Knowing the waterline length of your vessel is therefore essential. Once you know that number you know the maximum speed physics will allow you to go. After that, unless you have lifted the vessel out of the water and are planning, you have no place to go. Adding more sail, or more power is just trying to push the boat through the laws of physics which it will not do. People arriving from planning hull dinghies have a tendency to think more canvas is always better' when in displacement hull sailing boats ‘less is more’. Trying to push on past hull speed is just loading up the equipment to be broken, stressing the boat out and crew.
So knowing that top speed, hull speed is important. Find out the vessels (LWL) and input it into easy calculations calculator to get your maximum speed. Here are some convenient formula for max speed calculations:
- • In Knots =1.34 x (the square root of the waterline length of boat) in feet
- • In Knots = 2.43 x (the square root of the waterline length of boat) in metres
- • In km/h = 4.5 x (the square root of the waterline length of boat) in metres
2/ 15° of Heel. Traditional sailing advice has always been to 'sail the boat flat' and this has never been as true as it is today. Boats built close to the turn of the century are designed to want at least 5° of heel in light airs and with about 15° of heel being optimal rising to no more than 20°. Beyond this you are not really going faster, you just feel like it.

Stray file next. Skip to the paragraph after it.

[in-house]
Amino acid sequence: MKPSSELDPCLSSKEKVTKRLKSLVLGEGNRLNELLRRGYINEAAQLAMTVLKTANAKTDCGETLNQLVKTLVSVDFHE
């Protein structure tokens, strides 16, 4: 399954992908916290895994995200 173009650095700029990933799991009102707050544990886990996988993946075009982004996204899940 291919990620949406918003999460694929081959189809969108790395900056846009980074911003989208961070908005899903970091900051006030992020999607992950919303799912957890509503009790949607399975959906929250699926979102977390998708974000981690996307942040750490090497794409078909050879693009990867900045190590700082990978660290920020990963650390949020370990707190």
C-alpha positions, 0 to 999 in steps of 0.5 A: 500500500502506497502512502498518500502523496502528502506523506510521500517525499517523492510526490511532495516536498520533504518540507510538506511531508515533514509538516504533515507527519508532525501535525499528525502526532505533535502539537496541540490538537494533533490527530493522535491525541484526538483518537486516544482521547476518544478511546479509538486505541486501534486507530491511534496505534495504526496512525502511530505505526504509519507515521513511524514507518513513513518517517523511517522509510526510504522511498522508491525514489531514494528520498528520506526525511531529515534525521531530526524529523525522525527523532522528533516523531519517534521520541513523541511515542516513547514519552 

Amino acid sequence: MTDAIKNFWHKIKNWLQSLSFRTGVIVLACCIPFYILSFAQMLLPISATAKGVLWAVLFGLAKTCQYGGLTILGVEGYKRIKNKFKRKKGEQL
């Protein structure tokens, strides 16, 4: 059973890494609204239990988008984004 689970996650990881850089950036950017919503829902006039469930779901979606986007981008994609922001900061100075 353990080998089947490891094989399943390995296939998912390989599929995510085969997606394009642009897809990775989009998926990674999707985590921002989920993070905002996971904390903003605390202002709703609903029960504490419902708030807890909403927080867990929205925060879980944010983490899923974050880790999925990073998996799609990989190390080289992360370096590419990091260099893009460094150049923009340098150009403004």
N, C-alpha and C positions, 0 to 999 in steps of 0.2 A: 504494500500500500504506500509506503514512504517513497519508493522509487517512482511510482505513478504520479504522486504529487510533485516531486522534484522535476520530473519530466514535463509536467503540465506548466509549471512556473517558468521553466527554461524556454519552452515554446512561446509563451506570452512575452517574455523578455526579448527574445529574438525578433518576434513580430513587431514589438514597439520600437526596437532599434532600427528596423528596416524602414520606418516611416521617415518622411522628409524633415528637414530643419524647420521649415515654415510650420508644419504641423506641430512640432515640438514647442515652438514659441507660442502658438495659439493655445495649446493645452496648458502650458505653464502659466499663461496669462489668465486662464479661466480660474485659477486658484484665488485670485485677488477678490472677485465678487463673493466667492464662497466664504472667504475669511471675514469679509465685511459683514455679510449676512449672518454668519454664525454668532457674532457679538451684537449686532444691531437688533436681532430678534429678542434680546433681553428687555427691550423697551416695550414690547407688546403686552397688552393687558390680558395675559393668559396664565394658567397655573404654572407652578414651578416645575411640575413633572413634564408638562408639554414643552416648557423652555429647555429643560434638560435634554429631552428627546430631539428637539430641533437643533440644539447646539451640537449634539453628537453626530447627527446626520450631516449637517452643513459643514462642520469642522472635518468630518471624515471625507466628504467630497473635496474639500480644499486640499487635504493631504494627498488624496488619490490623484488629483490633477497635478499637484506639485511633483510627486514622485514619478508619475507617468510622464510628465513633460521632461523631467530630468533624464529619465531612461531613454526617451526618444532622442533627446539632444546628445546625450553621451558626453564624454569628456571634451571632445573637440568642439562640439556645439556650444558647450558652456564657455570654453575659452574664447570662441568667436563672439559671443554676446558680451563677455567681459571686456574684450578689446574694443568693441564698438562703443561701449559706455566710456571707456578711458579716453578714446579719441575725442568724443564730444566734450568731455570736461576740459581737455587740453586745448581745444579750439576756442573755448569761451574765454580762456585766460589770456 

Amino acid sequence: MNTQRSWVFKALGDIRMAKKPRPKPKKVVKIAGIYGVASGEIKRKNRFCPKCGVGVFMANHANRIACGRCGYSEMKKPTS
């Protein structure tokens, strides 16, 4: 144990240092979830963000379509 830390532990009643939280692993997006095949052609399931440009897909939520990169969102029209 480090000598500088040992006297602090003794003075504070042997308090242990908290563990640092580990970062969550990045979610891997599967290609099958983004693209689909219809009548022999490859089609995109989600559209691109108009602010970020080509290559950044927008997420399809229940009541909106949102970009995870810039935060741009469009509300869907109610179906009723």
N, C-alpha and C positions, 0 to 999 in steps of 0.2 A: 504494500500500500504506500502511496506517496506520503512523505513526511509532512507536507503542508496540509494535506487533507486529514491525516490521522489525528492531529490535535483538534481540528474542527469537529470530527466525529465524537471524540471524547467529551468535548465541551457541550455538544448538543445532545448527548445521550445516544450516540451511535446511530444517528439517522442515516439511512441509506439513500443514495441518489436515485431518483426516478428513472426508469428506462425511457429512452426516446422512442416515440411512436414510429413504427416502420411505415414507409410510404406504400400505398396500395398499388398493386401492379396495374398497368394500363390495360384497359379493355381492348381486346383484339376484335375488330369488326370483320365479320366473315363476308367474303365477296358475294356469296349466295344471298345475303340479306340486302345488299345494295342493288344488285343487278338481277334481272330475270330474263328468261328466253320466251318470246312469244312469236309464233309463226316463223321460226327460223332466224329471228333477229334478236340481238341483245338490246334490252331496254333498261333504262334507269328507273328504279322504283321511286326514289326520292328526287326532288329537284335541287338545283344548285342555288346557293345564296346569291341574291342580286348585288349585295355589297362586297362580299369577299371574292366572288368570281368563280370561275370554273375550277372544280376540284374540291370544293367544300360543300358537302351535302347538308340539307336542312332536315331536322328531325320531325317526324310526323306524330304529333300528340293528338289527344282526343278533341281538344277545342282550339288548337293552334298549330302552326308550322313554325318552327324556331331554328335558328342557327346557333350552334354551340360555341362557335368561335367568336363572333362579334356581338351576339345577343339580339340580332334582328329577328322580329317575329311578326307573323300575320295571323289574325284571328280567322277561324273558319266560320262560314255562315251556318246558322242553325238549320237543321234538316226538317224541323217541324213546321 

Increased heeling creates an asymmetrical underbody profile that results in:
- • Sails start to slip wind.
- • It becoming difficult or impossible to tack.
- • Slipping to lee (leeway) so that velocity made good (VMG) deteriorates.
- • The boat fighting to 'round up' after 25° requiring the helm to be put right over to counter it.
- • The excessive rudder angle causing drag.
The net effect is the boat will be going slower and will be increasingly difficult to control. Most boats will round up when approaching 35°.
A low-cost investment that can help with this is a simple gravity-operated inclinometer, pictured right, that can be simply stuck to a bulkhead. Some digital instrument sets also include a clinometer function.
3/ 2 to 4° of Weather Helm. Keeping weather helm at an angle of 2 to 4° and you will balance the vessel and have her sailing to perfection. It will also be your guide to getting the sail balance correct.
Weather helm is the natural tendency of sailing vessels to turn towards the source of wind. It requires the tiller to be pulled to the windward side of the boat, hence 'to weather', in order to counteract the effect. It is a vital safety factor that a yacht turns to windward, head up into the wind, and simply luff if the helm is released and spill out its wind. Lee helm, the opposite risks the yacht creating a dangerous accidental jibe or even knockdown.
3 to 4° of weather helm improves performance providing lift like the flaps on the aft end of an aeroplane's wing. It makes the boat sail faster through the water and point closer to the wind. Too much weather helm, as mentioned above, adds resistance to slow the yacht, and constant adjustment also detracts from the smoothness of the ride and speed.
Achieving this optimum does not come easy, however, but if you can master this you will be sailing like a professional. Knowing the optimum 3 to 4° helps and sailing flat, but after that, it is all about optimising the sail plan to control the centre of effort upon the vessel. The videos below will help understand the theory and Skipper Tips article 'Cure Weather Helm with These Secrets!' will help with sail adjustment.
After adhering to this simple framework of three numbers for some time, you will get a feel for the boat and it will by then be telling you when it is happy or when it is not moving as well as it could/should. But you may be surprised to find very little variance from these three key numbers from boat to boat when it comes to smooth and optimum sailing.
With thanks to:Michael Harpur & Burke Corbett
Hull Speed tank run
Weather Helm Demystified